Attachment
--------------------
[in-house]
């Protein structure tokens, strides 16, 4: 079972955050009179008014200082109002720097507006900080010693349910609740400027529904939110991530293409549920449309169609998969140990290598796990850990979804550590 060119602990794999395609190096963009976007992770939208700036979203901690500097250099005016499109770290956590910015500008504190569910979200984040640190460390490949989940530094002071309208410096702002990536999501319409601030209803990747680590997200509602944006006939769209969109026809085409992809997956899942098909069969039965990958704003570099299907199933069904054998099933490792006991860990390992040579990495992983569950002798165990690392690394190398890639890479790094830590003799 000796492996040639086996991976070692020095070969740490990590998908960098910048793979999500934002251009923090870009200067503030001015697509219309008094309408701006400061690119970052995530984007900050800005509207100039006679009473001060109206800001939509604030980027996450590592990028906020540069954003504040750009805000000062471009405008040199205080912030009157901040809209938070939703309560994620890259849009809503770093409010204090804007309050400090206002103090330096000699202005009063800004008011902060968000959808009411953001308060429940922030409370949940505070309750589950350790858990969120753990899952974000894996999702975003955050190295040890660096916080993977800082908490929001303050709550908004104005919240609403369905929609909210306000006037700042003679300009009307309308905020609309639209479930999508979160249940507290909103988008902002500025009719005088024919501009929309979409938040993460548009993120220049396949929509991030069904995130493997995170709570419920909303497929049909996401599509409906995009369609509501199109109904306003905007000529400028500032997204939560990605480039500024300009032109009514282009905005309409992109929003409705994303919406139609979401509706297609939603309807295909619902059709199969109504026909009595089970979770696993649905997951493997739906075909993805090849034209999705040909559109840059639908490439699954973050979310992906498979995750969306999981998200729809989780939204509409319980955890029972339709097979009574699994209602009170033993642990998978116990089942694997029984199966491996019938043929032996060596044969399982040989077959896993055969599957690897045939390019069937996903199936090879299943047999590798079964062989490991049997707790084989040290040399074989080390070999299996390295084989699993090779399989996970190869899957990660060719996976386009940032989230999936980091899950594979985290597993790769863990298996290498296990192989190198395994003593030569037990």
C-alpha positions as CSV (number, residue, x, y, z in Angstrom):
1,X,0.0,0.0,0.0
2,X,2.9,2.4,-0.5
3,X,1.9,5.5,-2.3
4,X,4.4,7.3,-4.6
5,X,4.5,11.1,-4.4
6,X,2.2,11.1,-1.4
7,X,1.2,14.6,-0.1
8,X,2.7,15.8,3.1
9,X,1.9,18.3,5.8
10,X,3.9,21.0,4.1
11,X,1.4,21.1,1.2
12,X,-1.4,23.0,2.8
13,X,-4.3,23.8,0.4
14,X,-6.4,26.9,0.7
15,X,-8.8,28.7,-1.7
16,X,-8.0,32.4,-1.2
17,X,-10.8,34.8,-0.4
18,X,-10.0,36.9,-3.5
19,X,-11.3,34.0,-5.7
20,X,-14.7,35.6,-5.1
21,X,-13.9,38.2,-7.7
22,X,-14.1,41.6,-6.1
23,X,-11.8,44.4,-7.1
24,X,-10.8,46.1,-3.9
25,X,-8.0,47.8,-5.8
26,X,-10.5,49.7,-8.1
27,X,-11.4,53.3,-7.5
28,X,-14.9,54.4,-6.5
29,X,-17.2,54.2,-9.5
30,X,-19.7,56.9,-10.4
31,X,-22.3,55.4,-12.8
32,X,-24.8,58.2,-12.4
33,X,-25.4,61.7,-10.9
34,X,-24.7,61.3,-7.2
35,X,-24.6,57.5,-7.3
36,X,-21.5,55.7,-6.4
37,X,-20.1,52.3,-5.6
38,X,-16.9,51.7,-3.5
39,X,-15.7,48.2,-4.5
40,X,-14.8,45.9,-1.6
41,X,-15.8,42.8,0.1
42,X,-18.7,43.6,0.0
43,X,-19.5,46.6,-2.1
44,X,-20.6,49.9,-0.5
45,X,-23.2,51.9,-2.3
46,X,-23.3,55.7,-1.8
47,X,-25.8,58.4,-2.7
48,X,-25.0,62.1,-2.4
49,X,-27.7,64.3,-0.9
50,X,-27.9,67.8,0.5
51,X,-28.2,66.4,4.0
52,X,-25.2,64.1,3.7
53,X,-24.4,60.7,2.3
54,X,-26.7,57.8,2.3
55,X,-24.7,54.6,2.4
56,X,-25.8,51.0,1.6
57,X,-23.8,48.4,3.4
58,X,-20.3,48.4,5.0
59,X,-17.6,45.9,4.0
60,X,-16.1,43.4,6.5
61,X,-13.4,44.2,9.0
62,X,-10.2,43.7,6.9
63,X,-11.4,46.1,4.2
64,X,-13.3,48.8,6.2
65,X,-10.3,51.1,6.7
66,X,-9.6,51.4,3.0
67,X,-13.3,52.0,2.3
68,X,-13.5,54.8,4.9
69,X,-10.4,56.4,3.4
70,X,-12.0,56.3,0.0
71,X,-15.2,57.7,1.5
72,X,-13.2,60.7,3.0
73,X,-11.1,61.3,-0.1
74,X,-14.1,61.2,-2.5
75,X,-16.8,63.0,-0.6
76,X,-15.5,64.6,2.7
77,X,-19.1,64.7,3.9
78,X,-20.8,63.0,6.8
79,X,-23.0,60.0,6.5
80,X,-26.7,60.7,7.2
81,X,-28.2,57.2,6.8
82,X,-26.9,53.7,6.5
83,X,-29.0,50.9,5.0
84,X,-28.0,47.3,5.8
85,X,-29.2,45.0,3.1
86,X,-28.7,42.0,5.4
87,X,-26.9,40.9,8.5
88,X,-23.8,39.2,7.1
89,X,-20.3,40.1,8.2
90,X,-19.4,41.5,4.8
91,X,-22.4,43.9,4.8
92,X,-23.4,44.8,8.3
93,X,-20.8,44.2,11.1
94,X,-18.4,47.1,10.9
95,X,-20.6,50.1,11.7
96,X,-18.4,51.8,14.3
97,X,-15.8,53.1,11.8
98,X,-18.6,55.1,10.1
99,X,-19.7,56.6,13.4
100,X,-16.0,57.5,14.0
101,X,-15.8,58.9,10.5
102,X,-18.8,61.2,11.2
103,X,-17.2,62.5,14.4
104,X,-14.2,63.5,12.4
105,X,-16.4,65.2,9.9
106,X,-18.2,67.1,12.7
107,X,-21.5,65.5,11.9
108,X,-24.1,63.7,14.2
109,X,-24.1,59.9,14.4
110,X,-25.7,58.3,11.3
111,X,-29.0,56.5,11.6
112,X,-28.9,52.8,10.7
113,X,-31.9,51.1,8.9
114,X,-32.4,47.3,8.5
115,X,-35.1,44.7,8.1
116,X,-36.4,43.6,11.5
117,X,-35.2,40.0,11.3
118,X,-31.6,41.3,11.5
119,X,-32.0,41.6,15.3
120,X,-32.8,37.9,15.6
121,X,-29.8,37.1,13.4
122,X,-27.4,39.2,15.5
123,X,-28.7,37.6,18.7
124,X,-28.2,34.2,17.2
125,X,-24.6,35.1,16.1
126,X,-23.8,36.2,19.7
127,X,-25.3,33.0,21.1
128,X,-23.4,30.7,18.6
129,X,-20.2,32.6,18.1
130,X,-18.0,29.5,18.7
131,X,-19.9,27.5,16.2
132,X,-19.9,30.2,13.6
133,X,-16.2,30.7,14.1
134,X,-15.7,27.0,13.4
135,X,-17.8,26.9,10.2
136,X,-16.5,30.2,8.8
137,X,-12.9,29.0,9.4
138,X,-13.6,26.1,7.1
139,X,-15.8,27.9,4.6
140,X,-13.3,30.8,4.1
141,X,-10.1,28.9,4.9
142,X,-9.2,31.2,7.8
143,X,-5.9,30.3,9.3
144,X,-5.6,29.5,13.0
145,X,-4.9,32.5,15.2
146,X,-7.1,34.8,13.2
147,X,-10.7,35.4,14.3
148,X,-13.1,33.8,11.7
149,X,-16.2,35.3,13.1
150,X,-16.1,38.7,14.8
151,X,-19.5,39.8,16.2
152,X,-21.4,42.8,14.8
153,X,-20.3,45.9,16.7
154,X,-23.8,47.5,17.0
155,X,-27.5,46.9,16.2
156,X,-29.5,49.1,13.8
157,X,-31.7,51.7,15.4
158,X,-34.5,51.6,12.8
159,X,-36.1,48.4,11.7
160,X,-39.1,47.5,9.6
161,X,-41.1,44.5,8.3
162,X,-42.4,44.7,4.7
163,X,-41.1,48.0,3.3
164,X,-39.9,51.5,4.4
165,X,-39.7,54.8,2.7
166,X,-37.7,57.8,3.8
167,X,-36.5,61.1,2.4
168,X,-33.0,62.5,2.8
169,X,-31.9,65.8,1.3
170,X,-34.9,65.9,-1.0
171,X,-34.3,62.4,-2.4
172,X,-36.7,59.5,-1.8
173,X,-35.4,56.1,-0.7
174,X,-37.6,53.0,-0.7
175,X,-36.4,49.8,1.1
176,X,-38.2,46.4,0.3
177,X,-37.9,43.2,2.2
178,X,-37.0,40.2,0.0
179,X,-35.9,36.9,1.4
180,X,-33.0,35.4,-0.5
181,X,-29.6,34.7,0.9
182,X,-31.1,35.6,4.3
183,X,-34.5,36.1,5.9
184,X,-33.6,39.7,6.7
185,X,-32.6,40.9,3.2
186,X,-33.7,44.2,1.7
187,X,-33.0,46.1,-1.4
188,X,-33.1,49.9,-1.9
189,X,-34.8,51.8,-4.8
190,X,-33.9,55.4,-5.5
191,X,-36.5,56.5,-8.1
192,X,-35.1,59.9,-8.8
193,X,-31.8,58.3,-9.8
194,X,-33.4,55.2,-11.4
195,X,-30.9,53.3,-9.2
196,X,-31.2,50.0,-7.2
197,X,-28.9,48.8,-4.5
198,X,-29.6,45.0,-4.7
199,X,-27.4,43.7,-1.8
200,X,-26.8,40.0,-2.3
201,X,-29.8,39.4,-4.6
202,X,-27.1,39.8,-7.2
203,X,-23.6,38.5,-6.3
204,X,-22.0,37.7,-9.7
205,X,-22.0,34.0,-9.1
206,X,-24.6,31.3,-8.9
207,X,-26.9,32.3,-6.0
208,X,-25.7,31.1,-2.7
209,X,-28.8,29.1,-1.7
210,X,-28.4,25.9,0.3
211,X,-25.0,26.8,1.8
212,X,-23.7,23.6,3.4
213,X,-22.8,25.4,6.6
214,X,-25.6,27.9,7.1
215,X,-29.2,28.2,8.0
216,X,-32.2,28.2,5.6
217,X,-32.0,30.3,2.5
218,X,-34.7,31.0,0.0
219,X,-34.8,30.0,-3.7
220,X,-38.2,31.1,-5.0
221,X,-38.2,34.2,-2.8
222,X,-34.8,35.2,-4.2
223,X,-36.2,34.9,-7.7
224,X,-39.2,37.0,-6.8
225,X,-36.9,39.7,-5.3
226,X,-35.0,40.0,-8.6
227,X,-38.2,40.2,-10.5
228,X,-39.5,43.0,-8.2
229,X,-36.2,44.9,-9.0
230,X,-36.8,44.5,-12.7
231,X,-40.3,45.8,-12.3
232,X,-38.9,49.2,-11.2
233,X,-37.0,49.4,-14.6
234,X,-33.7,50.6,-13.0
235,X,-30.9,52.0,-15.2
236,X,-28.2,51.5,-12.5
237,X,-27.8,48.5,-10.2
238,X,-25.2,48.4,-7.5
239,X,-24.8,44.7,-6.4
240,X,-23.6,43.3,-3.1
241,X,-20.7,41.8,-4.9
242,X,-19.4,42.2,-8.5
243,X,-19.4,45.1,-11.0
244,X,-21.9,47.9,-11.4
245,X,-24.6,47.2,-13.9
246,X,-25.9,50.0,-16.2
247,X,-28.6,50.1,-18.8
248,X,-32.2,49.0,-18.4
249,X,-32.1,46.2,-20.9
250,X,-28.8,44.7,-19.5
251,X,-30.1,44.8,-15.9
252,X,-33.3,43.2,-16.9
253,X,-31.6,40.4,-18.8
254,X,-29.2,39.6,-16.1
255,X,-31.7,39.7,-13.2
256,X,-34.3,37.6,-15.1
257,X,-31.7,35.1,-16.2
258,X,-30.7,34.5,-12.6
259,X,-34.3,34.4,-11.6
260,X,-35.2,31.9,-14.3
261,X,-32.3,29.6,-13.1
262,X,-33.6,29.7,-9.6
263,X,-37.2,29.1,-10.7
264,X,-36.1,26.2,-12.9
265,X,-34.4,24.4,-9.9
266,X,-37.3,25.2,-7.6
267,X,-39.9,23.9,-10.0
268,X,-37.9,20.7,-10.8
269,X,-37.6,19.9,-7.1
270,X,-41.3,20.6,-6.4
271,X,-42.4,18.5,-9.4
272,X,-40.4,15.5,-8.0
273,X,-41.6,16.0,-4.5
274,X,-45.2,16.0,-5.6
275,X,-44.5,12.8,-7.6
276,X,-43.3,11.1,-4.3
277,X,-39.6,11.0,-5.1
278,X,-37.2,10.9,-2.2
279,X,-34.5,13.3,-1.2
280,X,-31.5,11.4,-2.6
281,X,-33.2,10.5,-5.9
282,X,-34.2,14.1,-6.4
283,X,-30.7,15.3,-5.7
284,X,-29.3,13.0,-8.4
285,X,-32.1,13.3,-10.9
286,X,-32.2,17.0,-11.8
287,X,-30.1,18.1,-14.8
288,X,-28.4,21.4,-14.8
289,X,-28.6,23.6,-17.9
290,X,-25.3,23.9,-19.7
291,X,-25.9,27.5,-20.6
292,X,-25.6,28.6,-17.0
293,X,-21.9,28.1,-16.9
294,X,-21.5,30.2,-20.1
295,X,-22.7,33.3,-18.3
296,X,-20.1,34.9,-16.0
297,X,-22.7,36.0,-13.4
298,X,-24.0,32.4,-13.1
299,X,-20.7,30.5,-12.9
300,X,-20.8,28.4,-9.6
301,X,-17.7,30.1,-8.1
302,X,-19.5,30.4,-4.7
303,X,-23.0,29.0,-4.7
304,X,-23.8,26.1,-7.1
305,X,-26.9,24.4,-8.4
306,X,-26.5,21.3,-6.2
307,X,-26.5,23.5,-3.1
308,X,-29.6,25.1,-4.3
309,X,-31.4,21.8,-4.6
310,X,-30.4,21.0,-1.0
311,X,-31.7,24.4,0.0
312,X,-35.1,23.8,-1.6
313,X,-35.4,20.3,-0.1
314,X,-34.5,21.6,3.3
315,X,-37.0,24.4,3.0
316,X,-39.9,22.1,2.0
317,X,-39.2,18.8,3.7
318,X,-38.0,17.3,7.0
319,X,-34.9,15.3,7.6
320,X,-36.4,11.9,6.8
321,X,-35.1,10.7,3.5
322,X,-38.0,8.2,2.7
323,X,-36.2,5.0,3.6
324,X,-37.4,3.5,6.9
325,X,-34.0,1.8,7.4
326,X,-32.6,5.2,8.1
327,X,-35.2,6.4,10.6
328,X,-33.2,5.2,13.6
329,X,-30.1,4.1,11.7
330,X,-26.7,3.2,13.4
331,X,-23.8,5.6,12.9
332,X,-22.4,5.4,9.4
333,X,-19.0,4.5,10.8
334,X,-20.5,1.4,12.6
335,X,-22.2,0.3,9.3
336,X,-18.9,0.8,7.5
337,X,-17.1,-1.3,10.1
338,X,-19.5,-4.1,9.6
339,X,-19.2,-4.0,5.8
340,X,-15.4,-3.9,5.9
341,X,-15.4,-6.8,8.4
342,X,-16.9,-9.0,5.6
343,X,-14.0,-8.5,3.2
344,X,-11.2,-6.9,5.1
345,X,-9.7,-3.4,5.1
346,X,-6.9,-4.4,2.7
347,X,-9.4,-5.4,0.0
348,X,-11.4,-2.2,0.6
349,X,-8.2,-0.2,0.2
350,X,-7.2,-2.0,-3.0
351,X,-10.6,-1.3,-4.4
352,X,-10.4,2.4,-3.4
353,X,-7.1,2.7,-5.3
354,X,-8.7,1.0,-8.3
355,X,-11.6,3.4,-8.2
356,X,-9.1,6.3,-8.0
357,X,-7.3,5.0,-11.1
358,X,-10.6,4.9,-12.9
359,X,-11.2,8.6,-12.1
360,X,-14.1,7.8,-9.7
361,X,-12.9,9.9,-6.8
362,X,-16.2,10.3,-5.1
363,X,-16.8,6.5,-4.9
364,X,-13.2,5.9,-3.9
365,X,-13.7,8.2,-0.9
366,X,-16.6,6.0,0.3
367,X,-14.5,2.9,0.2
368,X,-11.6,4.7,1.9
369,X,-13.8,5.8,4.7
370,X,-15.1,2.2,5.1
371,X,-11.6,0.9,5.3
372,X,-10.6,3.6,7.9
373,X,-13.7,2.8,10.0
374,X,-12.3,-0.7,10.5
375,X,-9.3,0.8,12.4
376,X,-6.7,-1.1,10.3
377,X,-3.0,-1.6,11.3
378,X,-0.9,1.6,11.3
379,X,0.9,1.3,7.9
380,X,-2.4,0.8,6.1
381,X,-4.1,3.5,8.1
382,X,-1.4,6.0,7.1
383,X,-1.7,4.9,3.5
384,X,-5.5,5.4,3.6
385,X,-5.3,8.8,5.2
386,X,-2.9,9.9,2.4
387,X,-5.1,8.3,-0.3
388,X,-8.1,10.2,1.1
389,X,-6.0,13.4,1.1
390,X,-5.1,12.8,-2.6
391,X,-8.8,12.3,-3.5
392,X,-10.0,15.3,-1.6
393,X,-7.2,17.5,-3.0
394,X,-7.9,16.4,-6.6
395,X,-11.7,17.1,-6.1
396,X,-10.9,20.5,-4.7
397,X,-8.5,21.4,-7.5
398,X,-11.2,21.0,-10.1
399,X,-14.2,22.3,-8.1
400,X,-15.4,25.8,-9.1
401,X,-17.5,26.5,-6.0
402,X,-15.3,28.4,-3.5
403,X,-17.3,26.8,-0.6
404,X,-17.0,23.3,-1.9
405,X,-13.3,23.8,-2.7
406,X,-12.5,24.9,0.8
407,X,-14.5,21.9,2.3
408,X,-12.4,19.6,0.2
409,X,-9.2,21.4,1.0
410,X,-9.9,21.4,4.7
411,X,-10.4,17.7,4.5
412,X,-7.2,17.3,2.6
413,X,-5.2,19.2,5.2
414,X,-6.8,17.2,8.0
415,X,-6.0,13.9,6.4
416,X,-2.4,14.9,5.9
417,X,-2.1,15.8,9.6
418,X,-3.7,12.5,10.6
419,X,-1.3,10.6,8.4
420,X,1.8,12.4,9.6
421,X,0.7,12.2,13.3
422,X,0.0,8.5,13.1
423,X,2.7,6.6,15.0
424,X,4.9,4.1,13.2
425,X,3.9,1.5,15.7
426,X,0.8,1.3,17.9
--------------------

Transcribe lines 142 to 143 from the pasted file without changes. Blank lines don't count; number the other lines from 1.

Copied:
139,X,-15.8,27.9,4.6
140,X,-13.3,30.8,4.1